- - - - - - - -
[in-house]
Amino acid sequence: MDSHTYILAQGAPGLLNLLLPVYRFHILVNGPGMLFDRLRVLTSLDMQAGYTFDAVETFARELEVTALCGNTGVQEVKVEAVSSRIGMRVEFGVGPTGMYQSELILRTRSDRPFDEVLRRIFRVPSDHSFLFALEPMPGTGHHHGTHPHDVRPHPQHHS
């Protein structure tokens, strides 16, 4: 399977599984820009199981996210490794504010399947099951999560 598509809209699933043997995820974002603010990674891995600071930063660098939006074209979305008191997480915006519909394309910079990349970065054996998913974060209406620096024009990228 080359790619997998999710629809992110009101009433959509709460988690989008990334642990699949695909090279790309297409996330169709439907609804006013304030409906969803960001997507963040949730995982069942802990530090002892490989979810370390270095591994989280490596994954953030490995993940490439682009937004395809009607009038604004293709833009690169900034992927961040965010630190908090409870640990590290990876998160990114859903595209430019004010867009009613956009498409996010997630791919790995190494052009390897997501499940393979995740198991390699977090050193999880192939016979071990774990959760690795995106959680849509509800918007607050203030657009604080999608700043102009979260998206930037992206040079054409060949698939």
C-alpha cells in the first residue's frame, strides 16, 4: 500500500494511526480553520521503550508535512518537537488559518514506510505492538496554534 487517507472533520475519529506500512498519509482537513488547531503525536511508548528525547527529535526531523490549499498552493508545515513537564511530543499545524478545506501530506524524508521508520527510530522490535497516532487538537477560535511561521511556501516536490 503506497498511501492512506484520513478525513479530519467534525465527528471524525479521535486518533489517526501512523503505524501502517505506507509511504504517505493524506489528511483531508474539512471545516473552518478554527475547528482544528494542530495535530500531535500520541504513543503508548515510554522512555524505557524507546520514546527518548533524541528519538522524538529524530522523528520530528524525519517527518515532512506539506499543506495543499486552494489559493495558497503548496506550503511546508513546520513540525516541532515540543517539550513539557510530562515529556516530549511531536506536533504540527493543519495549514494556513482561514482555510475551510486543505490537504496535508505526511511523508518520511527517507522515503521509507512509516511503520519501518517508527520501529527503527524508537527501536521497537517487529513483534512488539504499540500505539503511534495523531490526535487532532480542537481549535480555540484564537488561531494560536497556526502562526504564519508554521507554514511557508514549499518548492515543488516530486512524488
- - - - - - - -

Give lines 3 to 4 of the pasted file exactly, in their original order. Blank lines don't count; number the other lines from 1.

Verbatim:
């Protein structure tokens, strides 16, 4: 399977599984820009199981996210490794504010399947099951999560 598509809209699933043997995820974002603010990674891995600071930063660098939006074209979305008191997480915006519909394309910079990349970065054996998913974060209406620096024009990228 080359790619997998999710629809992110009101009433959509709460988690989008990334642990699949695909090279790309297409996330169709439907609804006013304030409906969803960001997507963040949730995982069942802990530090002892490989979810370390270095591994989280490596994954953030490995993940490439682009937004395809009607009038604004293709833009690169900034992927961040965010630190908090409870640990590290990876998160990114859903595209430019004010867009009613956009498409996010997630791919790995190494052009390897997501499940393979995740198991390699977090050193999880192939016979071990774990959760690795995106959680849509509800918007607050203030657009604080999608700043102009979260998206930037992206040079054409060949698939």
C-alpha cells in the first residue's frame, strides 16, 4: 500500500494511526480553520521503550508535512518537537488559518514506510505492538496554534 487517507472533520475519529506500512498519509482537513488547531503525536511508548528525547527529535526531523490549499498552493508545515513537564511530543499545524478545506501530506524524508521508520527510530522490535497516532487538537477560535511561521511556501516536490 503506497498511501492512506484520513478525513479530519467534525465527528471524525479521535486518533489517526501512523503505524501502517505506507509511504504517505493524506489528511483531508474539512471545516473552518478554527475547528482544528494542530495535530500531535500520541504513543503508548515510554522512555524505557524507546520514546527518548533524541528519538522524538529524530522523528520530528524525519517527518515532512506539506499543506495543499486552494489559493495558497503548496506550503511546508513546520513540525516541532515540543517539550513539557510530562515529556516530549511531536506536533504540527493543519495549514494556513482561514482555510475551510486543505490537504496535508505526511511523508518520511527517507522515503521509507512509516511503520519501518517508527520501529527503527524508537527501536521497537517487529513483534512488539504499540500505539503511534495523531490526535487532532480542537481549535480555540484564537488561531494560536497556526502562526504564519508554521507554514511557508514549499518548492515543488516530486512524488